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Topics about "cone" include:

  1. Trichromatic vision in mammals
    Who has not enjoyed the splash of colour in a market: gorgeous red peppers, the green of basil and what on earth are these purple vegetables over there? All thanks to trichromatic vision, another story of convergence.

  2. Monochromacy in mammals
    Underwater environments are dominated by blue light. Ironically, whales and seals cannot see blue, because they have independently lost their short-wavelength opsins.

Topics containing the search term "cone" are:

  1. Monochromacy in mammals
    Underwater environments are dominated by blue light. Ironically, whales and seals cannot see blue, because they have independently lost their short-wavelength opsins.

  2. Carnivorous plants
    All plants are harmless? Well, not quite - at least not when you're an insect...

  3. Torus-margo pits in vascular plant xylem
    Torus-margo pits probably evolved once in the gymnosperms, after the split of more advanced gymnosperms from the cycads. Surprisingly, eight genera from five families of angiosperms, which are characterised by highly effective xylem vessels, have also evolved torus-margo structures.

  4. Teiid lizard dentition: convergence with other reptiles, mammals and fish
    Teiids are skink-like lizards whose members show a stunning diversity of tooth types, providing rich evidence of convergence within the teiids themselves, in distantly related reptile groups and even in certain mammals and fish.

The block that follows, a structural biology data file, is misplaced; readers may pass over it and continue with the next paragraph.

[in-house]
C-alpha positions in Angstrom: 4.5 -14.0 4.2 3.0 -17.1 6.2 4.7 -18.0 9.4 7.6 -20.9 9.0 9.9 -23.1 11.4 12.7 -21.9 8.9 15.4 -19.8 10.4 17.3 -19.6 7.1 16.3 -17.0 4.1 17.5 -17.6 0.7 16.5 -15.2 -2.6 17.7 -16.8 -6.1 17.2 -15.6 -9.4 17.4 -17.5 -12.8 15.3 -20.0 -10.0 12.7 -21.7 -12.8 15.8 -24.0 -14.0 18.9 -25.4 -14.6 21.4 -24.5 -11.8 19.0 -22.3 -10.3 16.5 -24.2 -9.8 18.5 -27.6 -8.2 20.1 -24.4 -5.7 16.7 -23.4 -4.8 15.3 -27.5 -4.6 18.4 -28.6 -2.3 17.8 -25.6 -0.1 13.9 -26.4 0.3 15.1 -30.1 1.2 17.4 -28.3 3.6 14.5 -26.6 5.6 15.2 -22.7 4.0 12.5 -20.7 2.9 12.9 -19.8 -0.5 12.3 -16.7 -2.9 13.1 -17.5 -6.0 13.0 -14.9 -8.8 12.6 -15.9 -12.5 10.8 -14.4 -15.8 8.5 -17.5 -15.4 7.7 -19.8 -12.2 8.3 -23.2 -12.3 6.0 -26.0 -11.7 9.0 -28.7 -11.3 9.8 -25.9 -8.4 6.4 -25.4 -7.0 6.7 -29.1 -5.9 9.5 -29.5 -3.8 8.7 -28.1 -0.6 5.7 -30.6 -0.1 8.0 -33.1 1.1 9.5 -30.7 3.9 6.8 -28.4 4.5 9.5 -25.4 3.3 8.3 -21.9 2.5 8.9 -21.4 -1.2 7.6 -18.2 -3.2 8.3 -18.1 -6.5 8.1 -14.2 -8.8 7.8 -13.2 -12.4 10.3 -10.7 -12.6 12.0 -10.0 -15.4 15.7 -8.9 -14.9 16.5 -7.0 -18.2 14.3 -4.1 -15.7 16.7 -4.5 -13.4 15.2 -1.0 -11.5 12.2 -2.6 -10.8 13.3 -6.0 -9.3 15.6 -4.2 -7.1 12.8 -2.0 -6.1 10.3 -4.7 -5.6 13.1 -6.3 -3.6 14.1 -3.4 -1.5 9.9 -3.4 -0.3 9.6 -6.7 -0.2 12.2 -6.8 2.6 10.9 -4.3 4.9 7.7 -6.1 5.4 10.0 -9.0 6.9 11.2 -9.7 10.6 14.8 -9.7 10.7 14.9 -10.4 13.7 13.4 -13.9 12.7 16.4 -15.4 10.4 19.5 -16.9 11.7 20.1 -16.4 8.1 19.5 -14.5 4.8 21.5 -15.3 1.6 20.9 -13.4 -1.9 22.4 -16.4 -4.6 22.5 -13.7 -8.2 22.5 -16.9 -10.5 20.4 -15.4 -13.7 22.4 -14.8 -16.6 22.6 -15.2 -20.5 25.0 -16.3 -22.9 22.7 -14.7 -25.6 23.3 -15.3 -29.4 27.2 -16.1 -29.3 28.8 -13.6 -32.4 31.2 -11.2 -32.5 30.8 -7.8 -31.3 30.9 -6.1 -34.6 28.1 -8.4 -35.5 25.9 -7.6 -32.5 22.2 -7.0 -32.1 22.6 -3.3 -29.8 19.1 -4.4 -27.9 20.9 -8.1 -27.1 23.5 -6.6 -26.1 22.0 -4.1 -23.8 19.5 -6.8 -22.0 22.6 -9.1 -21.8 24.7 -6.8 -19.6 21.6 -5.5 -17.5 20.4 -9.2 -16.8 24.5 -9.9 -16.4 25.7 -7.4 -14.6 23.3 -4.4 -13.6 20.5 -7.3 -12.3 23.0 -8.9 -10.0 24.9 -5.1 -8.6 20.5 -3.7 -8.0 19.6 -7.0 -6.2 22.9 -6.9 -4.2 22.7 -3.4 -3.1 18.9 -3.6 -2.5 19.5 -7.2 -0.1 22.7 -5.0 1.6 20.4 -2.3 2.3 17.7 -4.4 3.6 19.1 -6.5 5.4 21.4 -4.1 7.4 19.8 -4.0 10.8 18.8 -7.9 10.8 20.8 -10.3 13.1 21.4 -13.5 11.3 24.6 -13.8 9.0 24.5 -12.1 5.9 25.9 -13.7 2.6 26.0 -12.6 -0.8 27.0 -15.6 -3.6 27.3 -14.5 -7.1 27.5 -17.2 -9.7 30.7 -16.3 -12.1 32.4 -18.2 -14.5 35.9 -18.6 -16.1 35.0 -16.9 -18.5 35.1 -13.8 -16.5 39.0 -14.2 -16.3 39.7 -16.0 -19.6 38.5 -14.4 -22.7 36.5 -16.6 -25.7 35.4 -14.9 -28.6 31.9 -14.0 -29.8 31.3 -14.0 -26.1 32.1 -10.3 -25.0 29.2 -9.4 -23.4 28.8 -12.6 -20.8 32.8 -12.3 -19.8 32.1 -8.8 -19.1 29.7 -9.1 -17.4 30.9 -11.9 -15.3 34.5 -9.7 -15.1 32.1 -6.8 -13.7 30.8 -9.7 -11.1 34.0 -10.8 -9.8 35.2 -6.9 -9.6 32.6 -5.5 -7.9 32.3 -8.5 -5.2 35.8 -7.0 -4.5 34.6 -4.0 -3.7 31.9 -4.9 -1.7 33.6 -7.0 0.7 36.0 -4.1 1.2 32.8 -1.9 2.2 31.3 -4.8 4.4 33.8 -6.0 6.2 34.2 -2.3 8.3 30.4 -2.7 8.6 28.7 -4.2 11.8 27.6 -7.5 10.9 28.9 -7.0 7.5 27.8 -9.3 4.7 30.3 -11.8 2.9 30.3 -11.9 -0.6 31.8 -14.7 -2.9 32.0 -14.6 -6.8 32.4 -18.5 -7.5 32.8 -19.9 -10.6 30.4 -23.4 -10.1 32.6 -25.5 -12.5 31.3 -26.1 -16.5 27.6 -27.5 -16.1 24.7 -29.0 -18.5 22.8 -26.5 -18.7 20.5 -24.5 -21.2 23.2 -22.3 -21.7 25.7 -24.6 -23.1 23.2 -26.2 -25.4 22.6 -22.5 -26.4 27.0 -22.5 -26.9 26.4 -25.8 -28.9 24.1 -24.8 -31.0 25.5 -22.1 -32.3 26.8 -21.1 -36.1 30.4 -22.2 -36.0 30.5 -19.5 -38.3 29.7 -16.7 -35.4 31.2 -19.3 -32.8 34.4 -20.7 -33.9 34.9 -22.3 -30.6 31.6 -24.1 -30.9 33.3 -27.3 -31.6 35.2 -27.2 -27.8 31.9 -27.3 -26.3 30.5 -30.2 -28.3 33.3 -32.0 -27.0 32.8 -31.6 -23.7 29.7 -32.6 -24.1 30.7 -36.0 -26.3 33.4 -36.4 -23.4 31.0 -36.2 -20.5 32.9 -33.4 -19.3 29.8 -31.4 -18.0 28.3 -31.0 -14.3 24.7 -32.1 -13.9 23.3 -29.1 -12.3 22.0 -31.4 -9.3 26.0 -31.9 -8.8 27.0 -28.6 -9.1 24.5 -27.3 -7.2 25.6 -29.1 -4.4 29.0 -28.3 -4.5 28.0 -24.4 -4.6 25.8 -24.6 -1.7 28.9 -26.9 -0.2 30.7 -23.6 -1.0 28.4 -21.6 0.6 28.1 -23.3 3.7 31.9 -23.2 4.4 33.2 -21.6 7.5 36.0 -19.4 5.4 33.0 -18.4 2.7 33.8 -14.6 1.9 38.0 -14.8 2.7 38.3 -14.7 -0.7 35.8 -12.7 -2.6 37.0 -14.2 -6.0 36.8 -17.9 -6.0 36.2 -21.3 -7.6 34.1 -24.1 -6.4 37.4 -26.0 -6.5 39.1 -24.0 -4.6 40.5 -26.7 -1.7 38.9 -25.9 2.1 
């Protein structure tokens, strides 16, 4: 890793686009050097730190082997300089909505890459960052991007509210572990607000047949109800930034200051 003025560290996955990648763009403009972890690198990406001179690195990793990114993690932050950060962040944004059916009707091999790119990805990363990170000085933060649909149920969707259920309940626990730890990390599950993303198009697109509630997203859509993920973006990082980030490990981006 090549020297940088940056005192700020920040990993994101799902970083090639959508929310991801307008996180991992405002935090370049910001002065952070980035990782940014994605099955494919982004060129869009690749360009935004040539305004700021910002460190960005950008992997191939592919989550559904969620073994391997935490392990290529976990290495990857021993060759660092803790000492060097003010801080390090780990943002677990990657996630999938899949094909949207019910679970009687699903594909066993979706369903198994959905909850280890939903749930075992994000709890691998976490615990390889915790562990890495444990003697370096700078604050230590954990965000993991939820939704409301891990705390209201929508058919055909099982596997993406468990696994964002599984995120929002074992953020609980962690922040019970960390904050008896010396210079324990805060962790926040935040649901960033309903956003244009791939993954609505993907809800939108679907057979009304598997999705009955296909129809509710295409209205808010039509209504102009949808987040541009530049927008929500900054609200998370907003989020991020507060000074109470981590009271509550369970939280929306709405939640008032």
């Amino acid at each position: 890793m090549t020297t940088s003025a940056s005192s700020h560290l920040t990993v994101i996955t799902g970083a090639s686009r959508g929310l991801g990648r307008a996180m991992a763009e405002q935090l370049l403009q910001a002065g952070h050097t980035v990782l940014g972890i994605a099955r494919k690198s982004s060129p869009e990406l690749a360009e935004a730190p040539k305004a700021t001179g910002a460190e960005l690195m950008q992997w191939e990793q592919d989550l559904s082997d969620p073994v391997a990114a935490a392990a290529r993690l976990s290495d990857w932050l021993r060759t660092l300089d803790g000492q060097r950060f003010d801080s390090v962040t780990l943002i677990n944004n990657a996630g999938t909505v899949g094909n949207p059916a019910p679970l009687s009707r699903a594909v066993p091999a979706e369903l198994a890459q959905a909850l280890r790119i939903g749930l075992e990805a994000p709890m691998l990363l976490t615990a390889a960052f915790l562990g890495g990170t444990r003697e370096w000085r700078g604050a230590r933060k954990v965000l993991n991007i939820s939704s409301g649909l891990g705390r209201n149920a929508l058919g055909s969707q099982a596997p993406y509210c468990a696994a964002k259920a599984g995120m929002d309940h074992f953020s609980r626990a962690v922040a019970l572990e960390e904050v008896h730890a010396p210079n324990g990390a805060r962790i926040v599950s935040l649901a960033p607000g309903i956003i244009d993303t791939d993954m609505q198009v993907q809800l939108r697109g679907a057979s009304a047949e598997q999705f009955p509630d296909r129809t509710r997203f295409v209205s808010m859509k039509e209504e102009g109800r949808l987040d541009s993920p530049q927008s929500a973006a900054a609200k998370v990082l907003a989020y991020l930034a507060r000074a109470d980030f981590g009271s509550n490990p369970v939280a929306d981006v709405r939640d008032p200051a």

5. Reptile dentition: convergence on complex occlusion
    Some reptiles have transverse chisel-like teeth for slicing, and others have teeth bearing projections ('cusps') that interlock and slice or grind tough food. In each case evolutionary parallels are clear both within and outside the reptiles.

  6. Venom and venom fangs in snakes, lizards and synapsids
    Although the evolution of snake fangs itself provides us with a window on convergence, the presence of fang-like teeth in lizards, therapsids and mammals provides an even broader and more remarkable perspective.

  7. Bats: Insights into convergence
    Bats show a fascinating array of convergences, from echolocation to flight to nectar feeding. Vampire bats can even detect infrared radiation, while others might be able to see into the ultraviolet end of the spectrum.

  8. Trichromatic vision in mammals
    Who has not enjoyed the splash of colour in a market: gorgeous red peppers, the green of basil and what on earth are these purple vegetables over there? All thanks to trichromatic vision, another story of convergence.

  9. Venom in mammals (and other synapsids)
    Beware the venomous shrew! Yes, venomous. And convergent on some formidable lizards...

  10. Vision in echinoderms
    Among brittlestars and sea urchins we find visual systems that in some ways rival the arthropods in the form of compound eye-like structures.

  11. Camera eyes in gastropod molluscs
    The fast-moving cephalopod molluscs are famous for their camera eyes, but why on earth have gastropod snails, which are not exactly known for their speed, evolved this superb visual organ at least four times?